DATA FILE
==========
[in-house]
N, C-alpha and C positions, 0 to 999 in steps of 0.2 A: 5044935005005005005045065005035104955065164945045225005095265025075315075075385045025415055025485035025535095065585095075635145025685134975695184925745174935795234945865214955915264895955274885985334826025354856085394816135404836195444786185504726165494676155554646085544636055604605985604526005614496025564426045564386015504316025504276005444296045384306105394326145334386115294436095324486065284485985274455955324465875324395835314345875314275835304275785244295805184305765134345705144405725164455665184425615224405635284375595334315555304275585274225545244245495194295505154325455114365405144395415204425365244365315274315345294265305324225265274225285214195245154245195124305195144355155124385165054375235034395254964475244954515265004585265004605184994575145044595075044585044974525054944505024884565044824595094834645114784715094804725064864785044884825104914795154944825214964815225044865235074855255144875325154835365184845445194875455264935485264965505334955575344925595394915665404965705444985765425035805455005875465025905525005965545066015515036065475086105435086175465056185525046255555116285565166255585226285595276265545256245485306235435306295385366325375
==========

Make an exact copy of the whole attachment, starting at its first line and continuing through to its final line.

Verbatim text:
[in-house]
N, C-alpha and C positions, 0 to 999 in steps of 0.2 A: 5044935005005005005045065005035104955065164945045225005095265025075315075075385045025415055025485035025535095065585095075635145025685134975695184925745174935795234945865214955915264895955274885985334826025354856085394816135404836195444786185504726165494676155554646085544636055604605985604526005614496025564426045564386015504316025504276005444296045384306105394326145334386115294436095324486065284485985274455955324465875324395835314345875314275835304275785244295805184305765134345705144405725164455665184425615224405635284375595334315555304275585274225545244245495194295505154325455114365405144395415204425365244365315274315345294265305324225265274225285214195245154245195124305195144355155124385165054375235034395254964475244954515265004585265004605184994575145044595075044585044974525054944505024884565044824595094834645114784715094804725064864785044884825104914795154944825214964815225044865235074855255144875325154835365184845445194875455264935485264965505334955575344925595394915665404965705444985765425035805455005875465025905525005965545066015515036065475086105435086175465056185525046255555116285565166255585226285595276265545256245485306235435306295385366325375